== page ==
Christopher Moore’s Sacré Bleu: A Comedy d’Art


Sacre Bleu: A Comedy d’Art by Christopher Moore | LibraryThing

Moore, C. (2012). Sacre bleu: A comedy d’art. New York: William Morrow. 9780061779749

Reasons for Reading : I posted Christopher Moore’s Sacré Bleu: A Comedy d’Art on my TBR list. Check out my reasons for reading there.

Summary: News of the suicide of volatile artist Vincent van Gogh rocks Parisian baker and artist Lucien Lessard and his good friend  Henri Toulouse-Lautrec. Compounding issues is the sudden reappearance of Lucien’s MIA girlfriend, Juliette and the nasty little guy who’s known as The Colorman. Lucien and Henri take the reader for a ride on the crazy train, encountering figures in the French art scene along the way.

What I Liked : Author Christopher Moore is uproariously humorous. There were numerous “ROL” (read out loud) moments throughout this novel. Characters such as fictitious Lucien and Juliette appealed greatly. The physical book is gorgeous with images discussed in the narrative and has blue typing.

What I Disliked : Some curse words here and there don’t bother me but the language used by various characters was beyond nasty. Also, I thought sometimes Moore crossed the line between amusingly irreverent and crazy wicked. One point late in the novel made a reference to bestiality that had major cringe factor.

Three Out of Five Pearls

Song: Bobby Vinton Blue Velvet – YouTube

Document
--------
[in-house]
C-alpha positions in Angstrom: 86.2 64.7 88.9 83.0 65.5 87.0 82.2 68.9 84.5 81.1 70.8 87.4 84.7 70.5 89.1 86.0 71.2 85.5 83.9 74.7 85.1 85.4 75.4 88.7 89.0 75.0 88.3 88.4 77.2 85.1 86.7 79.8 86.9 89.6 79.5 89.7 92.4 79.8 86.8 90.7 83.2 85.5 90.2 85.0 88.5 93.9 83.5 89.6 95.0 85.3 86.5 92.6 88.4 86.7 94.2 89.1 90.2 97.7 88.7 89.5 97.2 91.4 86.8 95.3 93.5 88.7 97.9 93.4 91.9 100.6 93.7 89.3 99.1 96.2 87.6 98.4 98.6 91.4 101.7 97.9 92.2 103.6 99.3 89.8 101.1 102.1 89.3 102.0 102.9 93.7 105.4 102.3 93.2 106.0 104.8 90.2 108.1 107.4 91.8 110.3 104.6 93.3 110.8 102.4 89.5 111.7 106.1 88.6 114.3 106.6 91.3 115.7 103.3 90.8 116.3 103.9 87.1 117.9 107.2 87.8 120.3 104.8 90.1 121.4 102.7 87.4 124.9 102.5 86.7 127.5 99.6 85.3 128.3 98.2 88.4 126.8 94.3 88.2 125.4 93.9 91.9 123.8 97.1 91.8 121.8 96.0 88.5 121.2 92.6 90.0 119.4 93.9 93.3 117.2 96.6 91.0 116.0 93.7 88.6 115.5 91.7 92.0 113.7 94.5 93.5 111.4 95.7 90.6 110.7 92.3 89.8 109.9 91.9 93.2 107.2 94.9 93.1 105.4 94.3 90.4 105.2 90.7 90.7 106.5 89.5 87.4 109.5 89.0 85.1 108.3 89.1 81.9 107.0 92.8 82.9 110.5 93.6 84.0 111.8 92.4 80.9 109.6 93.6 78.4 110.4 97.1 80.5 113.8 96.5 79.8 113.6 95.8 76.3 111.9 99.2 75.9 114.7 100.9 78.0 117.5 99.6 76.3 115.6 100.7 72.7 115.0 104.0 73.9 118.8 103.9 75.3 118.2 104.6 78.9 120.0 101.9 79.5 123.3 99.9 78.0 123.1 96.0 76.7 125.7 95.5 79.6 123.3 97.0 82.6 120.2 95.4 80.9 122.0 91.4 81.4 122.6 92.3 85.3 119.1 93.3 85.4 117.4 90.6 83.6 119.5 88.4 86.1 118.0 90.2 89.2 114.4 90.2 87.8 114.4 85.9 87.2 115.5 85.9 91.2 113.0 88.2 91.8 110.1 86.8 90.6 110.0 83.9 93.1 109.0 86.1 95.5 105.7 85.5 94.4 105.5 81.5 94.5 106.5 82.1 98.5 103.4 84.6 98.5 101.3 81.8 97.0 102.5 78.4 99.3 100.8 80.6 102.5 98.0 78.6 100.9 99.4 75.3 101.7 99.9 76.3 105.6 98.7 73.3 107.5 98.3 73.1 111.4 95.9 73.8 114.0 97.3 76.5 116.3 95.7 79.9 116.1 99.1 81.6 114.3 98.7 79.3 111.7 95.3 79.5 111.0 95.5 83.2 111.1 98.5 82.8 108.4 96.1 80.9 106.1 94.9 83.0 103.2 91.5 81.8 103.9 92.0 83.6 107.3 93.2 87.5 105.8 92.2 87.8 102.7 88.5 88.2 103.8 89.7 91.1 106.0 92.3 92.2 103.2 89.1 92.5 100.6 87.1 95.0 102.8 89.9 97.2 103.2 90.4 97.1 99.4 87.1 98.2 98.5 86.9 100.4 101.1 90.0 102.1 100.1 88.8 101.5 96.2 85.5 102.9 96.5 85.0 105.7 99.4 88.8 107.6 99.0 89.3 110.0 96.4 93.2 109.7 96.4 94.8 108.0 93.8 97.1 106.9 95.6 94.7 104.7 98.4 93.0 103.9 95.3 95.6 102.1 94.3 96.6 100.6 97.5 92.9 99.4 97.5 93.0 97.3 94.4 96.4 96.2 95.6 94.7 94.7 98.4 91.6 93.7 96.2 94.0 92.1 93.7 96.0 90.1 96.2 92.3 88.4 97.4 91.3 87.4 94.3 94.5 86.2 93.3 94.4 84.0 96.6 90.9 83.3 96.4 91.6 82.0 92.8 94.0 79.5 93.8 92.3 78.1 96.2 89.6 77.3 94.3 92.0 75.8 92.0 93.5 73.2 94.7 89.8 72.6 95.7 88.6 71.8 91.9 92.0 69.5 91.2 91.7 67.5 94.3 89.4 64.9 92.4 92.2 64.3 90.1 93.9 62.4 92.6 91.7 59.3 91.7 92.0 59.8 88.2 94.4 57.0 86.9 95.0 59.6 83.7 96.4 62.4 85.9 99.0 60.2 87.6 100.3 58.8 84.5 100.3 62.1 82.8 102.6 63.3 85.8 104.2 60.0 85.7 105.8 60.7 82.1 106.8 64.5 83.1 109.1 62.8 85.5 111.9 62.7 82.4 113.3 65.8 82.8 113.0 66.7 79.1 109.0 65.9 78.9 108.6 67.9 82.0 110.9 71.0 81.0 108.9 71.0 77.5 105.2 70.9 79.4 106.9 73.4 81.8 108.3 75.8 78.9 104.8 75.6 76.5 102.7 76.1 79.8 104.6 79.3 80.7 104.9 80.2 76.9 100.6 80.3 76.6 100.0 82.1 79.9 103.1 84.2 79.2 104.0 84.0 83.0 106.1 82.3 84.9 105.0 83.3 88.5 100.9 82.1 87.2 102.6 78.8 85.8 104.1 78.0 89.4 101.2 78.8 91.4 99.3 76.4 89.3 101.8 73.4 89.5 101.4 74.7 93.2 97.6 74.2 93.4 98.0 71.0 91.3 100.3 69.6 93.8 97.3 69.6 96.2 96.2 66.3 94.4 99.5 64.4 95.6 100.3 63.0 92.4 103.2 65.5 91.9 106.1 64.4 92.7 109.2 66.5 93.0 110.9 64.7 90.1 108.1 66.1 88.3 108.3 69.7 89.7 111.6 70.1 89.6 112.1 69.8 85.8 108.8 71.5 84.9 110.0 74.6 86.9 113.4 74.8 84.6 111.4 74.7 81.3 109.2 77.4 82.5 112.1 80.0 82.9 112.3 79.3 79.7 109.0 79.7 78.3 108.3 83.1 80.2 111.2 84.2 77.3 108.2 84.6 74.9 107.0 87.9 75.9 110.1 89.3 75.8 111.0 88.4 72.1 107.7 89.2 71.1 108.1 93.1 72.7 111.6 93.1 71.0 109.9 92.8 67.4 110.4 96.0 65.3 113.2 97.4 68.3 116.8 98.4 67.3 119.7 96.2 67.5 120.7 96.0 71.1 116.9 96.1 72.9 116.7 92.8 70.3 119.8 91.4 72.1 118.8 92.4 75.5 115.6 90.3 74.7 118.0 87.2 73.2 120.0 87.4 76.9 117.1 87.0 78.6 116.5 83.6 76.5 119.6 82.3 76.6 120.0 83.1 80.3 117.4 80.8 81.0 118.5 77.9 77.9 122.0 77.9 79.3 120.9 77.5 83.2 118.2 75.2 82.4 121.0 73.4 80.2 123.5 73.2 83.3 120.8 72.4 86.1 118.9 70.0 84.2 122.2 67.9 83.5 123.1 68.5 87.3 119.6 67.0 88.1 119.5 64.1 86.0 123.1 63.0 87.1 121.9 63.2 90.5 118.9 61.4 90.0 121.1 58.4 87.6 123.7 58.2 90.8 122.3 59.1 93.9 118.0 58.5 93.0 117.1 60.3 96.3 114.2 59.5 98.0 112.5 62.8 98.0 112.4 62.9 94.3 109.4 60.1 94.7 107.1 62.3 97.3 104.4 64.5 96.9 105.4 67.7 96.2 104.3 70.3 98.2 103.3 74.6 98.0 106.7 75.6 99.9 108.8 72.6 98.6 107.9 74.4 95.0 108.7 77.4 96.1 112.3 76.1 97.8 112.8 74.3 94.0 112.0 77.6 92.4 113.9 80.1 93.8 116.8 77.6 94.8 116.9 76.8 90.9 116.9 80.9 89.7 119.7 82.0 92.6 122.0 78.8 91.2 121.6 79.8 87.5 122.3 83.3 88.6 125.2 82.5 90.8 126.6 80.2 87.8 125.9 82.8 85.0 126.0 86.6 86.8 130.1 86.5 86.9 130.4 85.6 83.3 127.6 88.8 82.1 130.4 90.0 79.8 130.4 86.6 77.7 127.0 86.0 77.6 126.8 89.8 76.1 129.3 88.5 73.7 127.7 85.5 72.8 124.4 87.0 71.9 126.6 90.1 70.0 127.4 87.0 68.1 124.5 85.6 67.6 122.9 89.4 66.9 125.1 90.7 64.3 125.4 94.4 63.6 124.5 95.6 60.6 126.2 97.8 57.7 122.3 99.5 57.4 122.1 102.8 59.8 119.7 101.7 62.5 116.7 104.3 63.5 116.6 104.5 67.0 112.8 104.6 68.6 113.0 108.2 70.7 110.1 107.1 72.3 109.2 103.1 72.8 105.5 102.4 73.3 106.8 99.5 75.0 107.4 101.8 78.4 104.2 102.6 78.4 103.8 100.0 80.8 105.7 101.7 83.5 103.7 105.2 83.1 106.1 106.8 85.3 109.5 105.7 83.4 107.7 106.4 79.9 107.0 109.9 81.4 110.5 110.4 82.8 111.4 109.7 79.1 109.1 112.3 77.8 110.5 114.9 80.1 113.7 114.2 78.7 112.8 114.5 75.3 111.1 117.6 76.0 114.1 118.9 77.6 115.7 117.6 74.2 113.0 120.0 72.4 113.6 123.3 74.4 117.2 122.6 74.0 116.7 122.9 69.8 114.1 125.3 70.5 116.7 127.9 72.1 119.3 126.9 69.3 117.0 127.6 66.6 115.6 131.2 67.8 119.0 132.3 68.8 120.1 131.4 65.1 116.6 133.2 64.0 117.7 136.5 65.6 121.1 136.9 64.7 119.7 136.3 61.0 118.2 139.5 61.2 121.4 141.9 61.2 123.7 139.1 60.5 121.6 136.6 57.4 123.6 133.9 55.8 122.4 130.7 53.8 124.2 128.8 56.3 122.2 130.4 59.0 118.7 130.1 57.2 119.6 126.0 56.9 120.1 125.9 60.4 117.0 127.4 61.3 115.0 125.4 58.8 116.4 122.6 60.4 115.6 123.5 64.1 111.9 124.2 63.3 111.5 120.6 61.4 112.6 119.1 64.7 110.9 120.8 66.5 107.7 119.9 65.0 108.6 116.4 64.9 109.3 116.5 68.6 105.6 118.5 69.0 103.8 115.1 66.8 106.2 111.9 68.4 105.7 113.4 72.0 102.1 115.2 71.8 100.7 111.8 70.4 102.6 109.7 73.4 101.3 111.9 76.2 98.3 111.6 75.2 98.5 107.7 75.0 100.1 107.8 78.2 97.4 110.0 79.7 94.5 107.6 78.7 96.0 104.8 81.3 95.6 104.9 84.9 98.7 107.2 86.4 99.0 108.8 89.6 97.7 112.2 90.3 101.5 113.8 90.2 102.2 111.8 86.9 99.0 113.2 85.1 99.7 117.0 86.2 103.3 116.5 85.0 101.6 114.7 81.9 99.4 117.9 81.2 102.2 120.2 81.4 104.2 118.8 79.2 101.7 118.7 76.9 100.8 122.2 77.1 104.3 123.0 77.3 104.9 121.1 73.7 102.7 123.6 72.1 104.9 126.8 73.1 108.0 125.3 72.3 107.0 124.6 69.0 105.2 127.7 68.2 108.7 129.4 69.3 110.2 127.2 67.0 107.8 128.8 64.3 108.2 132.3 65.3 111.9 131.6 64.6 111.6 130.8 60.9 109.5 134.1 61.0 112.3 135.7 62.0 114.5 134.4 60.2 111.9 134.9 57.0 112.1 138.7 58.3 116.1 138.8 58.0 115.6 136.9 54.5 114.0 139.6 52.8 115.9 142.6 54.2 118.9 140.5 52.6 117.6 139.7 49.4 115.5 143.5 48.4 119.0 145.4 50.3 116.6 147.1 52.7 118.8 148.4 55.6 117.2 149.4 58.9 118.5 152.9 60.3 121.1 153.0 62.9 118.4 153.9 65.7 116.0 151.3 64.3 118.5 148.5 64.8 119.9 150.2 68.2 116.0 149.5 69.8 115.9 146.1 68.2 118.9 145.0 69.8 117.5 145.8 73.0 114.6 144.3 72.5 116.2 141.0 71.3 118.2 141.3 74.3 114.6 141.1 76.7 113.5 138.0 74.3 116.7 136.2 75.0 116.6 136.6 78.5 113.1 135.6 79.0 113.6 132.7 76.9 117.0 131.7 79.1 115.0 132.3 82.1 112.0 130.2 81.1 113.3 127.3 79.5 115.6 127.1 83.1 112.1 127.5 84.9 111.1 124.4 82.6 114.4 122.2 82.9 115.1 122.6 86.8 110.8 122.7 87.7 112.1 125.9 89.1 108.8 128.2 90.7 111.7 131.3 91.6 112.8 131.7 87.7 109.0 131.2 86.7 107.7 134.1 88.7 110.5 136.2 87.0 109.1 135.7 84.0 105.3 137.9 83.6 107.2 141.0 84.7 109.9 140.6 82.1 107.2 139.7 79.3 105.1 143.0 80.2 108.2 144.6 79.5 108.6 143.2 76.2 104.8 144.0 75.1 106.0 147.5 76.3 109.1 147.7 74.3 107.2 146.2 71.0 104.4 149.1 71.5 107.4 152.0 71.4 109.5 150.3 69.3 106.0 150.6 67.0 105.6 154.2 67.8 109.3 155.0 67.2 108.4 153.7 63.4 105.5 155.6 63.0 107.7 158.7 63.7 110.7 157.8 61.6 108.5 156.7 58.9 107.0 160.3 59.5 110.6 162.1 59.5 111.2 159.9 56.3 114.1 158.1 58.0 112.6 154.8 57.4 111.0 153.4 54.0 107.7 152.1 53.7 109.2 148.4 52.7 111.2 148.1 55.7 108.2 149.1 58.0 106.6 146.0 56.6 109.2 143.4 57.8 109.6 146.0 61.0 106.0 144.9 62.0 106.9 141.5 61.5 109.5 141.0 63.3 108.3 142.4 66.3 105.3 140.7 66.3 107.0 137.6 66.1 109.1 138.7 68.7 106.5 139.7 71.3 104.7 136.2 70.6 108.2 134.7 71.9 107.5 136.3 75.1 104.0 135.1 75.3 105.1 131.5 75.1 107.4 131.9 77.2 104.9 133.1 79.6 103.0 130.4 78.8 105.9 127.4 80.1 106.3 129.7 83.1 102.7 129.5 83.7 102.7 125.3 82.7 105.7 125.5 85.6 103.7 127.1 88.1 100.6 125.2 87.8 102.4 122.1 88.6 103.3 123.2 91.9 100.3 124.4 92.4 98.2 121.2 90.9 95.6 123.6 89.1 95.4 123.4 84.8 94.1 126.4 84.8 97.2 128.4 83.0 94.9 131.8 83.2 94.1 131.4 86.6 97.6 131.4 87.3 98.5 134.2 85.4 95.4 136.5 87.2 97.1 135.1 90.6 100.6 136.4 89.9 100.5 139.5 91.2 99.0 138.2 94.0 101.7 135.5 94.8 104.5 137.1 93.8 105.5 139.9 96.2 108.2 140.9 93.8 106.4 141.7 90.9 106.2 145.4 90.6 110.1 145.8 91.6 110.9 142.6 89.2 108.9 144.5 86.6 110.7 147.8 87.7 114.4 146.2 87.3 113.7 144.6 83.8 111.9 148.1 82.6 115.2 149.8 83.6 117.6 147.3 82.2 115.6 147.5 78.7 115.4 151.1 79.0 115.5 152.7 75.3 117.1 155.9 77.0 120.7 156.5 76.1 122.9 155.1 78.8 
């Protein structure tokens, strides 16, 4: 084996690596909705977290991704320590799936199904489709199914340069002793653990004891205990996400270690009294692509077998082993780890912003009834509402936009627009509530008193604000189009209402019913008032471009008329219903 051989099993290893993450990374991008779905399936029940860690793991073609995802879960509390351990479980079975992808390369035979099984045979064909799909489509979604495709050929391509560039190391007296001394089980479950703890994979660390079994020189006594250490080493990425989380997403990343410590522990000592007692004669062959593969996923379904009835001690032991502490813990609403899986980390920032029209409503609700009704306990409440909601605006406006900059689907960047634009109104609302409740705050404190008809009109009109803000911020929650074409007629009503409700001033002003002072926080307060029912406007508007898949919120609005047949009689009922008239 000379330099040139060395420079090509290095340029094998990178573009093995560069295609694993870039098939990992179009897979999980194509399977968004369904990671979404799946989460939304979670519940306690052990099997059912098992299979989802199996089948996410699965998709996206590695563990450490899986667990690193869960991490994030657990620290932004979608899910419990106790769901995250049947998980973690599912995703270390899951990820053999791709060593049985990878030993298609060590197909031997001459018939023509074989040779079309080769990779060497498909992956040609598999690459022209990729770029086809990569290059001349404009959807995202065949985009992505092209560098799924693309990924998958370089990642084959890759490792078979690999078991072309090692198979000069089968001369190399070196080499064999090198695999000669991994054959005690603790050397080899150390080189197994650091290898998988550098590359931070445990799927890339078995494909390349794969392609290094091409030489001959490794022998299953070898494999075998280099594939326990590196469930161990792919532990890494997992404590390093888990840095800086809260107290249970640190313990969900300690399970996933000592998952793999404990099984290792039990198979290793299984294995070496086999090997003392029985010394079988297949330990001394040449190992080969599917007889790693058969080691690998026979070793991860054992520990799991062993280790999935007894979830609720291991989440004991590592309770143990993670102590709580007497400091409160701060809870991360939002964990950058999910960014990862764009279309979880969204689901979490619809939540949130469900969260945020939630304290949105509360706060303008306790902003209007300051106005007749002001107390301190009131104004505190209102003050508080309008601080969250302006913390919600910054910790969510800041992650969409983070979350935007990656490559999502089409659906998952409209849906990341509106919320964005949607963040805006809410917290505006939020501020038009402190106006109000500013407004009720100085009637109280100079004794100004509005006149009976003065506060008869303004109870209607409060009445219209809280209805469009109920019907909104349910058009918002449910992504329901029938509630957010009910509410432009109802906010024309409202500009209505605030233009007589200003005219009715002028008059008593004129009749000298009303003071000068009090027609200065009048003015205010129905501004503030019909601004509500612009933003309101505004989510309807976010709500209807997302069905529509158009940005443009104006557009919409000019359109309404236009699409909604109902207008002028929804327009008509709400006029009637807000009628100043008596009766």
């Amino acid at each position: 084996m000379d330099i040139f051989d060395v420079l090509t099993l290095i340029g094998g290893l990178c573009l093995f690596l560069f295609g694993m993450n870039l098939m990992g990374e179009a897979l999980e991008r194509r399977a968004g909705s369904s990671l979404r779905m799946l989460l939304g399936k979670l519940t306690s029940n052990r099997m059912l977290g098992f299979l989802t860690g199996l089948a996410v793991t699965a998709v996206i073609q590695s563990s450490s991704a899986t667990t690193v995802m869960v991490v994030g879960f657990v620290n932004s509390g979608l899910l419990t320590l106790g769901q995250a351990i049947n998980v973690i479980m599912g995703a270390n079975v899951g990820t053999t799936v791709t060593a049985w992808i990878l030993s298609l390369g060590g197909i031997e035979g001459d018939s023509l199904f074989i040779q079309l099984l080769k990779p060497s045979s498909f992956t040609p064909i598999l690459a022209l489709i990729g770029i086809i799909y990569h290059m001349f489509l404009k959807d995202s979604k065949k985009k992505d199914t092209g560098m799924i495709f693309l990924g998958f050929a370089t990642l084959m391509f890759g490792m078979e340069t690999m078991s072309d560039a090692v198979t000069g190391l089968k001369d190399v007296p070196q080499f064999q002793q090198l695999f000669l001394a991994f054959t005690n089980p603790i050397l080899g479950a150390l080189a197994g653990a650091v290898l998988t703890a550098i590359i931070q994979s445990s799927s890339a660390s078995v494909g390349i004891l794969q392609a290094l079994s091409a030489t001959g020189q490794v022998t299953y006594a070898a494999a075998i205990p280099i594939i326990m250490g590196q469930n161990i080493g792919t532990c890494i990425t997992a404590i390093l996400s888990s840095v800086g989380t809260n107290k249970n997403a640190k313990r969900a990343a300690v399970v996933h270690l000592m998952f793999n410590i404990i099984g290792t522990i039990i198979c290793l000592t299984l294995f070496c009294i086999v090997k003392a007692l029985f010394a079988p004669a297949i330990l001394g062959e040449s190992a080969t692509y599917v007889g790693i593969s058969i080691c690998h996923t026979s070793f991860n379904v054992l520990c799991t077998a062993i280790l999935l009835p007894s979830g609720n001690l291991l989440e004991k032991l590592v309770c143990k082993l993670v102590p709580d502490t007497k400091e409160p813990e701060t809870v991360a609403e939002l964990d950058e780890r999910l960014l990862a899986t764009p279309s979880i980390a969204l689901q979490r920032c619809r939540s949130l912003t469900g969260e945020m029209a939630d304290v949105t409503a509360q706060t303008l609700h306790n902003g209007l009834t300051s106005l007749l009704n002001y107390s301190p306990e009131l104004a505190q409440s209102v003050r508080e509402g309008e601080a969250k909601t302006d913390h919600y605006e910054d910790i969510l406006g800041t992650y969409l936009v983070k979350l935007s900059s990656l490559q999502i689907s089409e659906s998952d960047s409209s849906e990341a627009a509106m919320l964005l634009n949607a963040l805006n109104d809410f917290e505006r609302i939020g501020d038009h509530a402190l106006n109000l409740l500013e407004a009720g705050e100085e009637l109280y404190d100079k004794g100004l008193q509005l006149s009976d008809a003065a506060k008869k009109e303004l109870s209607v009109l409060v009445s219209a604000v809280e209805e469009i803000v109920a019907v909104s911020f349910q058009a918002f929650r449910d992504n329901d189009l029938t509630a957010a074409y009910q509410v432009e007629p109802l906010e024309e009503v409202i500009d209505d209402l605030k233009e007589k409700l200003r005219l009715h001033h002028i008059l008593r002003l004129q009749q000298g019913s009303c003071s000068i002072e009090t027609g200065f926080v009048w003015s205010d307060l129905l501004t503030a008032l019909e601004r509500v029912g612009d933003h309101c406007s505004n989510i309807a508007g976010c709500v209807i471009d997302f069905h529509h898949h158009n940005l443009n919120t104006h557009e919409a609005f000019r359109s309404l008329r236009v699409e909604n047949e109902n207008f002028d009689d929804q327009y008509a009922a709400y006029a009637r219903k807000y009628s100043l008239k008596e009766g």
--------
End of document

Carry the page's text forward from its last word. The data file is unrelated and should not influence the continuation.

Setting : Paris, France with stops in the French countryside, Italy, England, and the US

You might also like:

For more on Christopher Moore’s Sacré Bleu: A Comedy d’Art, check out the following sites:

Advertisements

Stephen King’s 11/22/63


11/22/63: A Novel by Stephen King | LibraryThing

King, S. (2011). 11/22/63: A novel. New York: Scribner. 9781451627282

Reasons for Reading : I read Stephen King’s The Dead Zone a few years ago after reading King’s memoir On Writing. In The Dead Zone, teacher and coma survivor John Smith asks “If you could kill Hitler, would you?” When I saw 11/22/63 on the NYT Bestsellers List, I realized King took this same question in a different direction. I added my name to the waiting list for a copy from HCPL. Later, I purchased a copy from the Friends of Freeman Library Bookstore.

Summary: Jake Epping teaches English at Lisbon Falls High in Lisbon Falls, Maine. He also earns
extra money by taking on GED courses. Reading janitor Harry Dunning’s essay about the horrific night when Harry lost his family and gained a limp fifty years prior moves the normally dry-eyed Jake to tears.

Soon after Harry earns his GED, diner owner Al shares a secret with Jake; there’s a portal outside his supply room which leads to September 1958. Thus, Al enlists Jake on a mission to save JFK from assassination.

What I Liked : I appreciated the short segments which allowed me to read a little bit at a time. I also enjoyed the whole “What if?” aspect. I liked how King limited some of the possibilities by creating a 1958 portal instead of putting Jake into a time machine that could go anywhere or anytime.

What I Disliked : As a Texan (a Houstonian), my familiarity with state geography is above average 🙂 . I wouldn’t describe Dallas and Killeen as being all that close. Also, Killeen has two “L’s” unlike how it’s spelled throughout the book. Then, there’s the whole saying “Everything’s bigger in Texas.” That’s because the state itself is the second biggest in the USA. Having gone to college in Waco which is in Central Texas, I can attest to the fact that I could not smell the oil fumes from Midland and Odessa. Lastly, I didn’t think this book should’ve been over 800 pages!